To Never Be Forgotten



Article by Linda Ditch

Photography by Provided by the Cazier Family

On Sunday, September 11, the Seventh Annual Team Blake Golf Tournament will take place at Great Life Shawnee Country Club to raise money for children fighting cancer. Many Topekans have followed the story behind this fundraiser's origin since 2016 when the city fell in love with little Blake Cazier, a handsome blue-eyed boy with a ready smile and contagious laugh. The toddler spent half his life fighting the rare blood cancer known as acute myeloid leukemia. He succumbed to the disease in 2017.

Blake was born on December 23, 2014. His mom, Jaclyn Cazier, remembers sitting with him in her arms on Christmas Eve. Outside her hospital room's window, she could see the holiday light show put on by Topeka Bible Church, where her family attends.

"That was a very special Christmas. I'll never forget it." says Jaclyn.

The cancer diagnosis came just after Blake's first birthday. He spent the majority of 2016 in hospitals. The treatment started at Topeka's Stormont Vail Hospital and Trauma Center. Blake's routine was spending one month in the hospital, one week at home, and then repeating the process.

Jaclyn remembers Blake would sit and cry at the hospital's elevator doors the first week back because he knew the elevator could take him outside to freedom. When the time came to leave, his face would light up when he got into the car, as if he was saying, "Mom, we're out of there! We're going home!"

Blake went into remission twice, only to have the cancer return. His journey continued at Children's Mercy Hospital in Kansas City for a bone marrow transplant. After a short period of remission, the cancer returned, and he went to a hospital in Cincinnati to participate in a medical trial. When that treatment failed, he returned to Children's Mercy, where he passed away on March 7, 2017.

During those horrific 15 months, Jaclyn kept family and friends informed of Blake's journey on a Team Blake Facebook. It also became her daily journal, where she shared her hopes, fears, and blessings. The page soon had followers from Topeka and all over the country. "Everybody was drawn to Blake," says Jaclyn. "He just became a local hero, and actually a hero all over the United States."

Those followers sent presents to Blake and money to Jaclyn and her husband, Chris, which helped pay bills so they could be with their son. That is why the Team Blake Foundation's mission is to supply care packages to young cancer patients, filled with specially chosen items to fit their interests. The non-profit also provides financial, spiritual, and emotional support to the kids' families.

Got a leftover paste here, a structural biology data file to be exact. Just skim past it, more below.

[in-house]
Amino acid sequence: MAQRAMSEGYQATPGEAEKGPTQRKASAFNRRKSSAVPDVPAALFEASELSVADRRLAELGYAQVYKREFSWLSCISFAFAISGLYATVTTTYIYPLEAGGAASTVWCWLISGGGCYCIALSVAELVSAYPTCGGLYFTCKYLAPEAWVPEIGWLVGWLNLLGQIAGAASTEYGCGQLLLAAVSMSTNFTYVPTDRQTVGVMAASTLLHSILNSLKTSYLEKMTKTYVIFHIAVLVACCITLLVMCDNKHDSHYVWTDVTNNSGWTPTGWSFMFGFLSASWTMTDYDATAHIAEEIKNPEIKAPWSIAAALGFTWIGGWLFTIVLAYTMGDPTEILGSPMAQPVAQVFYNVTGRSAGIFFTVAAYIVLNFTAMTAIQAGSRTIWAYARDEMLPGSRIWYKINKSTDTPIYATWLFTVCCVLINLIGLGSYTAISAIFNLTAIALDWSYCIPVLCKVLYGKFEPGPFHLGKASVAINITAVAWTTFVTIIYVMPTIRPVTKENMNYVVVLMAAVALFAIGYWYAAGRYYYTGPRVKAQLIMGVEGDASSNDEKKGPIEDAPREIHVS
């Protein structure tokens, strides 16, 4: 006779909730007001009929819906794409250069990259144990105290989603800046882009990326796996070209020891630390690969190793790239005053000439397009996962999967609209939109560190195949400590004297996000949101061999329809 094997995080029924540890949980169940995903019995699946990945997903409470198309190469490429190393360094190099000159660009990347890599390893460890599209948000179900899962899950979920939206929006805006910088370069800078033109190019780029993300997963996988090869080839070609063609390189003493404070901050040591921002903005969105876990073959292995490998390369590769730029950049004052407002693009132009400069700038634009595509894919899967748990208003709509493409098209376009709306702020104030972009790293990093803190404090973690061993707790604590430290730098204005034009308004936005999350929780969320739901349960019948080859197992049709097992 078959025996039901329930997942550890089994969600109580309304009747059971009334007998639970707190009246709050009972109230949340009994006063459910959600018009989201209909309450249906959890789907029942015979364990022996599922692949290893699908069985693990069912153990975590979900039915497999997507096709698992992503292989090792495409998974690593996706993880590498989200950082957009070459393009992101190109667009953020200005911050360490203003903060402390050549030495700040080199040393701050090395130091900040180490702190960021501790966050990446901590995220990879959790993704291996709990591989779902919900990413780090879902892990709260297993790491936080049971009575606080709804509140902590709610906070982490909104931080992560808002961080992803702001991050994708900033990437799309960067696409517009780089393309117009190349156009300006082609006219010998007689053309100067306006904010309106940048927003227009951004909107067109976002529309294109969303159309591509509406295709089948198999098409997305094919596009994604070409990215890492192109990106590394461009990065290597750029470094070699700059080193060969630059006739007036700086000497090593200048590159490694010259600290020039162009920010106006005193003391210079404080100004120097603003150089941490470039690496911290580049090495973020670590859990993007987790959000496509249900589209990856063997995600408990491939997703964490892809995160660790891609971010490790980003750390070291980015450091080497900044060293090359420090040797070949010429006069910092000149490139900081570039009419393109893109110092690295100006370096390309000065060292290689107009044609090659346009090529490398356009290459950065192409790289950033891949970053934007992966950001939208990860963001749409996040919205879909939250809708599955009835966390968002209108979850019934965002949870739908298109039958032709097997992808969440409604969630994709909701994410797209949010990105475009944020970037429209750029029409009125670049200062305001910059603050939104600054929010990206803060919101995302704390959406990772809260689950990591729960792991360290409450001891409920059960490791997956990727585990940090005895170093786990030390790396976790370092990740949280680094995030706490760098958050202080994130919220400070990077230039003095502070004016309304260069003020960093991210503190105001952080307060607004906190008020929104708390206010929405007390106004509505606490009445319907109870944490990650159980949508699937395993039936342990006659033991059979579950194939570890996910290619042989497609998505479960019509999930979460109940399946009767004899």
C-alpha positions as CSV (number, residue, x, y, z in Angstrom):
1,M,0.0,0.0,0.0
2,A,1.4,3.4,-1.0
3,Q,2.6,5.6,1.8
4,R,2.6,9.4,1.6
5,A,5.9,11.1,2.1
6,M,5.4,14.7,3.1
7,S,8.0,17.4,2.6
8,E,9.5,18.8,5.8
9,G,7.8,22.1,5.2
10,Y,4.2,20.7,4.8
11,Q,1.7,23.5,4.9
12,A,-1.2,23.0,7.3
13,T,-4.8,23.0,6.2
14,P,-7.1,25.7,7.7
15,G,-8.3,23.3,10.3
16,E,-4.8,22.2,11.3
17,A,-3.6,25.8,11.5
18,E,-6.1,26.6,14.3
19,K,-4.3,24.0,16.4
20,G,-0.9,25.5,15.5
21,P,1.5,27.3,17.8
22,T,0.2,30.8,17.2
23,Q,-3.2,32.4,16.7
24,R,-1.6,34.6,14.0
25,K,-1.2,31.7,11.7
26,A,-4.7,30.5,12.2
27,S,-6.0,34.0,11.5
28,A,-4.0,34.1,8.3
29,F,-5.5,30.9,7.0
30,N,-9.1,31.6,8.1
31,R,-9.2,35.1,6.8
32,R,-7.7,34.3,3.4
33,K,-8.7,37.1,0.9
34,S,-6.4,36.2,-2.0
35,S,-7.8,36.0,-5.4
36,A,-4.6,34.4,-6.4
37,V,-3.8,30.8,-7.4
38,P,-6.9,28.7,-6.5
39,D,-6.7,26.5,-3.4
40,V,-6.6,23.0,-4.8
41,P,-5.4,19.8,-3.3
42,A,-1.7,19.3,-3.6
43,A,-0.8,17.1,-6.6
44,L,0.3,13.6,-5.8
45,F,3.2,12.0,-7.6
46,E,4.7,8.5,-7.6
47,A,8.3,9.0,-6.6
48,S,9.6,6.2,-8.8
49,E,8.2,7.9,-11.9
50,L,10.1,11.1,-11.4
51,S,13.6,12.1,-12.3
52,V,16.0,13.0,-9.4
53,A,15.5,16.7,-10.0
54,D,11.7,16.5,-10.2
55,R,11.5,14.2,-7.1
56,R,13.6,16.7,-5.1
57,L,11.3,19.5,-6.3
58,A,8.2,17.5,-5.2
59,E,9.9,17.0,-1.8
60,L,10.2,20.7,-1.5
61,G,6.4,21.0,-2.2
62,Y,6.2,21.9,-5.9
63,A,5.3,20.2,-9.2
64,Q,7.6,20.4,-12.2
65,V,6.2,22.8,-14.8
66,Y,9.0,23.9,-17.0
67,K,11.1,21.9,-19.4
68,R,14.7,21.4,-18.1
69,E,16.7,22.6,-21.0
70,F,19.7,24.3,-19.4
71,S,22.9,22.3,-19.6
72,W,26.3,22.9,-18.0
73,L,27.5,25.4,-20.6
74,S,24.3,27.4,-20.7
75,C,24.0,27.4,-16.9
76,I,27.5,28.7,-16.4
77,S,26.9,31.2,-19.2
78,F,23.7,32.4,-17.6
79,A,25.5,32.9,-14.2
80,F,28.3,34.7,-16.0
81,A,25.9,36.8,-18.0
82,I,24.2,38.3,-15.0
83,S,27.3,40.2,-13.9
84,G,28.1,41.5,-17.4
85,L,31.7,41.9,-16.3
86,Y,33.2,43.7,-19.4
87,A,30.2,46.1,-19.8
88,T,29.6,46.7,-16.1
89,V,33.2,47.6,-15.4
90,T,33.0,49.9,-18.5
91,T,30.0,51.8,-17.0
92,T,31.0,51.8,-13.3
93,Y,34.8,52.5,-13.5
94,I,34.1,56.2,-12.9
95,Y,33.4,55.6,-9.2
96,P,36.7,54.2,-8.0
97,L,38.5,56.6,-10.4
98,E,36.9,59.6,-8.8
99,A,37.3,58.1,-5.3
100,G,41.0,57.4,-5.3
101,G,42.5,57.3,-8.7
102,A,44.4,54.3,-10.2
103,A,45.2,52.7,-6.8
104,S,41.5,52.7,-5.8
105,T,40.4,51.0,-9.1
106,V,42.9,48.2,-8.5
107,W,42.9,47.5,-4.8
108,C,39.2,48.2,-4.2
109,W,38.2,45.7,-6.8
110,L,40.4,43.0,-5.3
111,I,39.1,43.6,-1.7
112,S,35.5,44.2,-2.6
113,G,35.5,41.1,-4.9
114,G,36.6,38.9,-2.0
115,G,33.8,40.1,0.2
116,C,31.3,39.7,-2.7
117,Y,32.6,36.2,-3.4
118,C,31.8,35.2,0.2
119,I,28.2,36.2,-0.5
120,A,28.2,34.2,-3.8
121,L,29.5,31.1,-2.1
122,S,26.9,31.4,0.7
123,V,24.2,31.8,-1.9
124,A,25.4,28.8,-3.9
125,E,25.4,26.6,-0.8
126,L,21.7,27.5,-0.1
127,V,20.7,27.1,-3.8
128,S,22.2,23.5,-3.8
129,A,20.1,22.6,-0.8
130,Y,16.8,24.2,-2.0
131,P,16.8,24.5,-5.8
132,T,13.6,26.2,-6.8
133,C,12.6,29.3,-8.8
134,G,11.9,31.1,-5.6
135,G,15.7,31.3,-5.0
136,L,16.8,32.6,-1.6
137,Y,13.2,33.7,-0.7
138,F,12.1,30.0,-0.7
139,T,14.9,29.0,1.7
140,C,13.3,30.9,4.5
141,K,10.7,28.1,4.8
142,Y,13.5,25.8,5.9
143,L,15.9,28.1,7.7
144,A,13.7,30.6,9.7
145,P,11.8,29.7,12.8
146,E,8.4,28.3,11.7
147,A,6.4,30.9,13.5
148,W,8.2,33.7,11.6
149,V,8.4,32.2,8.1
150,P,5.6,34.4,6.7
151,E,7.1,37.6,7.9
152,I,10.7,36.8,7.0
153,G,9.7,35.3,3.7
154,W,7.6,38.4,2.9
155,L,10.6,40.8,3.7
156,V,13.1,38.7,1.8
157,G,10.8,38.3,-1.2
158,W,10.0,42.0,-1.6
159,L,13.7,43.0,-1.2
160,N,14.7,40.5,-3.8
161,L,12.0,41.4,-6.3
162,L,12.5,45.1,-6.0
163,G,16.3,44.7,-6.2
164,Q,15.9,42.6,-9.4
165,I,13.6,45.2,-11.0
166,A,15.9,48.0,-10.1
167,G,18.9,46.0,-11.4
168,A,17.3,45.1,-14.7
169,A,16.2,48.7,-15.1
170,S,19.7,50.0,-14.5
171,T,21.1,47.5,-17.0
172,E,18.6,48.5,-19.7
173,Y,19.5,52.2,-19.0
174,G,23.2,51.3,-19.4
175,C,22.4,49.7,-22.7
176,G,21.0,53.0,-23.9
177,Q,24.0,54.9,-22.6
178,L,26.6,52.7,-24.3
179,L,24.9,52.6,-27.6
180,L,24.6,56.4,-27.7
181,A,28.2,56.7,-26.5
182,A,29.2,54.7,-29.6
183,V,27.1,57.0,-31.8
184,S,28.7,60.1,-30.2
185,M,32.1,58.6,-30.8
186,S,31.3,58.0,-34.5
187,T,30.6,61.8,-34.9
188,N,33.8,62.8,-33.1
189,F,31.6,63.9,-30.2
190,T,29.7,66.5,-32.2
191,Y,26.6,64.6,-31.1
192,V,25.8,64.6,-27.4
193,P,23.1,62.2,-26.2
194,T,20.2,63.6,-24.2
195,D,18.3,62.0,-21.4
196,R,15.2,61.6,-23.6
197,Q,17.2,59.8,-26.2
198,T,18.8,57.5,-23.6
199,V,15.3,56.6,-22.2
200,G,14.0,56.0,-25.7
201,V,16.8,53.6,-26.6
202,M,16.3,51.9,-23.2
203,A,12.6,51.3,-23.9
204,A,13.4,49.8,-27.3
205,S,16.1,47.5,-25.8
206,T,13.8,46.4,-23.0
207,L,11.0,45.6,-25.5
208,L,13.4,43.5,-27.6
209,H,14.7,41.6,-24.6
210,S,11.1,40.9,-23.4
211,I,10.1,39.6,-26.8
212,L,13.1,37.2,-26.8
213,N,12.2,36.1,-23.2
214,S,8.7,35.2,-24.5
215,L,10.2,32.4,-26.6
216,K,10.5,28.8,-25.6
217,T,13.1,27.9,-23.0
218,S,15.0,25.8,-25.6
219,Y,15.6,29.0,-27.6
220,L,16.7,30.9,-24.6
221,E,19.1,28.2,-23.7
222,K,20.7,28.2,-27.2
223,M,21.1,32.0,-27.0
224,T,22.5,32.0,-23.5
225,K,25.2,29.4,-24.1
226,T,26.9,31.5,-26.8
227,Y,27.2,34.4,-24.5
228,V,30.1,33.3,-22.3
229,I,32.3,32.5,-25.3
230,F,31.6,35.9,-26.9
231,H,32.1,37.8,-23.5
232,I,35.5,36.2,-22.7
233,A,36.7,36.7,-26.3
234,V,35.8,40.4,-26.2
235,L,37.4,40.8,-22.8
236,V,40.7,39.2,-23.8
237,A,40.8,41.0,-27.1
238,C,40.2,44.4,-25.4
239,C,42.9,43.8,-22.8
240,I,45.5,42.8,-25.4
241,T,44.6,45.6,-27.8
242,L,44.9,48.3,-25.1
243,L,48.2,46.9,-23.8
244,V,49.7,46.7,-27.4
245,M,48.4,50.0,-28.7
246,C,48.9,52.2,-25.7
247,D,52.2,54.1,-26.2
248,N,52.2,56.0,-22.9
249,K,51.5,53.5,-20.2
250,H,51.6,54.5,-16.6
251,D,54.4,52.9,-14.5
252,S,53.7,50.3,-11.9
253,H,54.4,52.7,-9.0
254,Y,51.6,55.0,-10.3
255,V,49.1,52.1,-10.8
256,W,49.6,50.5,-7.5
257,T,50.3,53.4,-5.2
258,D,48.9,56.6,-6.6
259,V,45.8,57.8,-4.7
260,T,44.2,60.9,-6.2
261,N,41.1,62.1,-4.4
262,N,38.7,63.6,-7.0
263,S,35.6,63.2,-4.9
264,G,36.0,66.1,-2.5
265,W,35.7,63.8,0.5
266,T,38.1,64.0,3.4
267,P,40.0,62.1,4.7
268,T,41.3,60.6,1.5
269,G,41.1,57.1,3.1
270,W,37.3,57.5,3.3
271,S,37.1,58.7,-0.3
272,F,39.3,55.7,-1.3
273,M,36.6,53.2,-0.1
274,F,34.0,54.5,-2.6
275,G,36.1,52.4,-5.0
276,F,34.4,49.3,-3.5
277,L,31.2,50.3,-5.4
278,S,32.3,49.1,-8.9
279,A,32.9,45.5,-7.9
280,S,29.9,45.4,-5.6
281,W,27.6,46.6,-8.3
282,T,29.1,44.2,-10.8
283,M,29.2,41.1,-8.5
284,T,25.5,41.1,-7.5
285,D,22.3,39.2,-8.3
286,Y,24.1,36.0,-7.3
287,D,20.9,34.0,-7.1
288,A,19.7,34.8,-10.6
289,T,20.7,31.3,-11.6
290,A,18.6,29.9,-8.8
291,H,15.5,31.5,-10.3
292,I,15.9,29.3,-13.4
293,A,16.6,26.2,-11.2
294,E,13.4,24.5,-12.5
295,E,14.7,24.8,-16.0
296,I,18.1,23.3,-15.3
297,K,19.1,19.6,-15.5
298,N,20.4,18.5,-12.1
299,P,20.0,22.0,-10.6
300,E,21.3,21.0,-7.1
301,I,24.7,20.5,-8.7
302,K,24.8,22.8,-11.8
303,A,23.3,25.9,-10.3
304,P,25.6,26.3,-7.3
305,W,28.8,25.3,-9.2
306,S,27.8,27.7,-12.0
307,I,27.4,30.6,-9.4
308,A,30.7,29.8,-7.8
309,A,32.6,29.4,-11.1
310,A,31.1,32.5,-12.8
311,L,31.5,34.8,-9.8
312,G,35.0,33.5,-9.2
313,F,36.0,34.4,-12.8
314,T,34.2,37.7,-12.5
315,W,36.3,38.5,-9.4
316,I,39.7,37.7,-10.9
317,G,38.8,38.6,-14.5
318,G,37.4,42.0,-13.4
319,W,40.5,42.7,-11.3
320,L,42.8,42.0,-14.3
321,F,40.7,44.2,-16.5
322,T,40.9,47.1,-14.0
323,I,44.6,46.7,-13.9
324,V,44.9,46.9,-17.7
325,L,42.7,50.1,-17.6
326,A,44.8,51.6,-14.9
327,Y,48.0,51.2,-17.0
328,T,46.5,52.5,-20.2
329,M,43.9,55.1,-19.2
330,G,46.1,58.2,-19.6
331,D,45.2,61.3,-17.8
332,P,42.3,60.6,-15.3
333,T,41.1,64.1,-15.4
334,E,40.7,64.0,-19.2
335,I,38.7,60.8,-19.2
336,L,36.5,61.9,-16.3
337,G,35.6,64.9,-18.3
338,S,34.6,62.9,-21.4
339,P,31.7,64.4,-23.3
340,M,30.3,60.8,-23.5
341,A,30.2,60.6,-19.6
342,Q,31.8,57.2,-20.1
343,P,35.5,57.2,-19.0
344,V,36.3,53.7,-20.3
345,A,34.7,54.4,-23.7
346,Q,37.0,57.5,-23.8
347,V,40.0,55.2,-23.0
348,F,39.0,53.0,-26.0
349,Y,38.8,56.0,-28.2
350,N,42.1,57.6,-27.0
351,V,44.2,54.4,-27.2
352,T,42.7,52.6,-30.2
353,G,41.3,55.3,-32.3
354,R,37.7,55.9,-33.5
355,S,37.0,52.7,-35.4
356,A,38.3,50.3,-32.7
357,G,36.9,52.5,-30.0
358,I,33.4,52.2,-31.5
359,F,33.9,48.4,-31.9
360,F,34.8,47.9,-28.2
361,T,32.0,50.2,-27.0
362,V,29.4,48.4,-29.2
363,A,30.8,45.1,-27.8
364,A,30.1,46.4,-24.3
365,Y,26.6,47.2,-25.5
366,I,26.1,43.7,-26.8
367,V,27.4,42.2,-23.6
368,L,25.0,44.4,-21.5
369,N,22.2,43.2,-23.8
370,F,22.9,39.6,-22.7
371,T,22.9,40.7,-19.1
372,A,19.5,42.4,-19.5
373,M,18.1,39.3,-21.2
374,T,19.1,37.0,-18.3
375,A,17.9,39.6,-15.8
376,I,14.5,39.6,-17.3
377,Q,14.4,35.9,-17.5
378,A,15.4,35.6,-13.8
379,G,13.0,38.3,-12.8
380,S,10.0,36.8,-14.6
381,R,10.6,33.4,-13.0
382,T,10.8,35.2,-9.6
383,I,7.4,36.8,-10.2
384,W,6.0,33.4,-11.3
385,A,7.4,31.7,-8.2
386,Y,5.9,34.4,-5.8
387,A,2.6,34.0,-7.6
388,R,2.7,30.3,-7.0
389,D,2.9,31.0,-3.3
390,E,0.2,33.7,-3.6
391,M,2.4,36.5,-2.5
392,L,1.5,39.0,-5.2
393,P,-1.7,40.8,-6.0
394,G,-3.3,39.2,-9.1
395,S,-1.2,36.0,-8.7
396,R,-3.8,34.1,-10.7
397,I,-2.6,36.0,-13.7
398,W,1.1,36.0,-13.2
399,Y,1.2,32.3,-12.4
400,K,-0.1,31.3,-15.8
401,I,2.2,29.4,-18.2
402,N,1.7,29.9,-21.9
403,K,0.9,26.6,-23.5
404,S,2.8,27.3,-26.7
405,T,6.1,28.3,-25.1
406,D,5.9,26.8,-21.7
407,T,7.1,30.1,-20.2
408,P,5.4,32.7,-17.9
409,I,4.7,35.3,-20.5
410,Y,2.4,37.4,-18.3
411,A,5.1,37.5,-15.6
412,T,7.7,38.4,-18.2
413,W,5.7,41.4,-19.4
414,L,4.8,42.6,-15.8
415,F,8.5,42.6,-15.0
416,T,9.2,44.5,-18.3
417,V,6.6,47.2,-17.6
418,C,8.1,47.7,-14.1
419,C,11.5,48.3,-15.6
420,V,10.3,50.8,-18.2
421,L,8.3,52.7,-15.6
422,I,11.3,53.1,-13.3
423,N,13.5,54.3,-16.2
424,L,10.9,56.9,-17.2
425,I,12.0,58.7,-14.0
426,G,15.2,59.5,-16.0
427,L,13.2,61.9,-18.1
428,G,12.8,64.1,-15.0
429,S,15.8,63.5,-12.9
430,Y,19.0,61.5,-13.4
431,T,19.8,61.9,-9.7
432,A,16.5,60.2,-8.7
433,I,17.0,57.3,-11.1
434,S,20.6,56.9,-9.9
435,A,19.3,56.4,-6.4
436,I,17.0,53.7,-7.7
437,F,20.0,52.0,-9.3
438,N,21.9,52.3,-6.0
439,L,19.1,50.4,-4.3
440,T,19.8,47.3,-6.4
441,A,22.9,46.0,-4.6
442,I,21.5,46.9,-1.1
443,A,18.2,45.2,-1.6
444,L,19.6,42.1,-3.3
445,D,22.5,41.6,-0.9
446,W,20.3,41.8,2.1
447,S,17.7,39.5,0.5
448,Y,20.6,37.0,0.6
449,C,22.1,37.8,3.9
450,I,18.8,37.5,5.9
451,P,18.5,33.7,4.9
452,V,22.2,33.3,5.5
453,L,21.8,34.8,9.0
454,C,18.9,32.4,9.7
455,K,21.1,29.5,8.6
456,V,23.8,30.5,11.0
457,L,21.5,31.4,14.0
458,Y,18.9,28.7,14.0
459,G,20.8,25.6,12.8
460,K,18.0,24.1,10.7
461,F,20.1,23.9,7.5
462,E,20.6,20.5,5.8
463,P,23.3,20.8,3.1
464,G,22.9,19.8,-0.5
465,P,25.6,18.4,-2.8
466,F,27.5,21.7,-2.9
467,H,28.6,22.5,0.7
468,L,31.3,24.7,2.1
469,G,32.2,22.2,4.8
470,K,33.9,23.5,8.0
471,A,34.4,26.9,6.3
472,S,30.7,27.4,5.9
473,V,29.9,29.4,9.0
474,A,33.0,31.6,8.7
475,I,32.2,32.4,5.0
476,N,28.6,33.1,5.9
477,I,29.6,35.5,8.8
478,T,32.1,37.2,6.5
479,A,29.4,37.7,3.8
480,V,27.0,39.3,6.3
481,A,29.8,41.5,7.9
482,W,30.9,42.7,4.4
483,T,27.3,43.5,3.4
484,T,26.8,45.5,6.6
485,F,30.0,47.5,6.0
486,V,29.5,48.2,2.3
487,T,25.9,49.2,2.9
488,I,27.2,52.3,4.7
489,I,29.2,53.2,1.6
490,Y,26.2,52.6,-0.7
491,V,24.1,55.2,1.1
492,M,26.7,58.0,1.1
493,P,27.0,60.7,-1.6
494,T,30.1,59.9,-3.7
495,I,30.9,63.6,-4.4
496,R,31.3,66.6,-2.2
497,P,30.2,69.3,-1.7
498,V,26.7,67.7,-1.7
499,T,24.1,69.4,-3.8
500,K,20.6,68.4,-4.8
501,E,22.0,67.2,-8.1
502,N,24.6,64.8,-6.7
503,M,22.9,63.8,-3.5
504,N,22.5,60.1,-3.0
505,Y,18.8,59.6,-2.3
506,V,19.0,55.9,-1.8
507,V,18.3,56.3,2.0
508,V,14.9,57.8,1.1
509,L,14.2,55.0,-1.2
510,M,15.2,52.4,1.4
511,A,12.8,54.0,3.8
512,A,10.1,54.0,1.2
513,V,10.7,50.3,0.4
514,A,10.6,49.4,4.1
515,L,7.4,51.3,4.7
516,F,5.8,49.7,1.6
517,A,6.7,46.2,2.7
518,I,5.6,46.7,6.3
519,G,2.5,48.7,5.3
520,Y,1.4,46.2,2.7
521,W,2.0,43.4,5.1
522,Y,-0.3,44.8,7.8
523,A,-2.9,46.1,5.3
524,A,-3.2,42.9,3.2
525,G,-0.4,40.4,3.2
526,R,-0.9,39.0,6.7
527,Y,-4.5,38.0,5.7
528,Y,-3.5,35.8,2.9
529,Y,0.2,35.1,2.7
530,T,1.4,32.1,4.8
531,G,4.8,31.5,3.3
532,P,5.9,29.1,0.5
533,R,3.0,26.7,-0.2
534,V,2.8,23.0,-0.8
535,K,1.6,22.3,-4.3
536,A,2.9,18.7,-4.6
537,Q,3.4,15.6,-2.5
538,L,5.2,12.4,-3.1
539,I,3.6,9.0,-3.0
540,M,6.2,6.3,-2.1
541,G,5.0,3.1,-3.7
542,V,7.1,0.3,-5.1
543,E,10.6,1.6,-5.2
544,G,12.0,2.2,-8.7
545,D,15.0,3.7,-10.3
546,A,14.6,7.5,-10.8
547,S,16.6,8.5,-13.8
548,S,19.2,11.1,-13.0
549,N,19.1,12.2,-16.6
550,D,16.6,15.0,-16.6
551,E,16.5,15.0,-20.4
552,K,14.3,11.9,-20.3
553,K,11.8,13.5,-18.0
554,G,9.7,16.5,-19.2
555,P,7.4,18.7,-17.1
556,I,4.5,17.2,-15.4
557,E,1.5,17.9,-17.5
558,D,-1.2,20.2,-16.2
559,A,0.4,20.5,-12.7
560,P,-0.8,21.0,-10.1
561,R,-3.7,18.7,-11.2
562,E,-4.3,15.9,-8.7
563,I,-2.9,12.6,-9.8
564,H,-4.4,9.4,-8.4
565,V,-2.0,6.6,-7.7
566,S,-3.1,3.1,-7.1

Jaclyn explains, "The kids are so excited to open these boxes that they forget they're sick. That's one of the reasons we do these care packages. When Blake was sick, we had people sending us packages from all over the United States. People would do homemade quilts of Thomas the Train, or they made him little hero capes that had 'Blake' on them with Thomas the Train. He loved Thomas the Train. I have a couple of videos saved of him unboxing them and saying, 'Whoaaaa!' He forgot for that moment that he was sick and was actually just a little boy playing with his toys. "That's all that those kids want to do at that age. Play with their toys. They don't want to be tied to all these wires, cords, and IV tubes. They just want to forget that."

"I never in a million years would have guessed that one of my children would have cancer," Jaclyn says. "You see the St. Jude commercials, and you're like, 'That's so sad. Surely that would never happen.' It does happen more than you know. It happens right here in Topeka, and one of them was my child. There are just not a lot of resources out there where people can get help. The bills keep coming. Your other kids are still there. You still have a house. You still have a job. Just having people help us and having the community rally around us and support us was huge for us. It gave us more quality time with Blake. It took away the other burdens of how we would pay the bills that month. We didn't have to worry about all that stuff, and we got to focus our time on Blake."

The golf tournament is held in September because it's Childhood Cancer Awareness Month. It's also the month Blake received his stem cells during his bone marrow transplant. The event is a four-person scramble-flighted (charitable) double shotgun start. Tee times are 7 a.m. and 1 p.m. The $400 per team donation includes green fees, a cart, luncheon, beverages, a hole-in-one prize, and a shirt. You can register or donate at foreverteamblake.com or email foreverteamblake@gmail.com.

"We want to keep Blake's memory alive," Jaclyn says, her voice cracking with emotion. "My biggest fear is that people will forget him. He's very real to me. He's still a child of mine, even though he's not physically in my arms. He's in my heart forever. Starting this local non- profit, we can keep his memory alive and help others who are going through what we went through."

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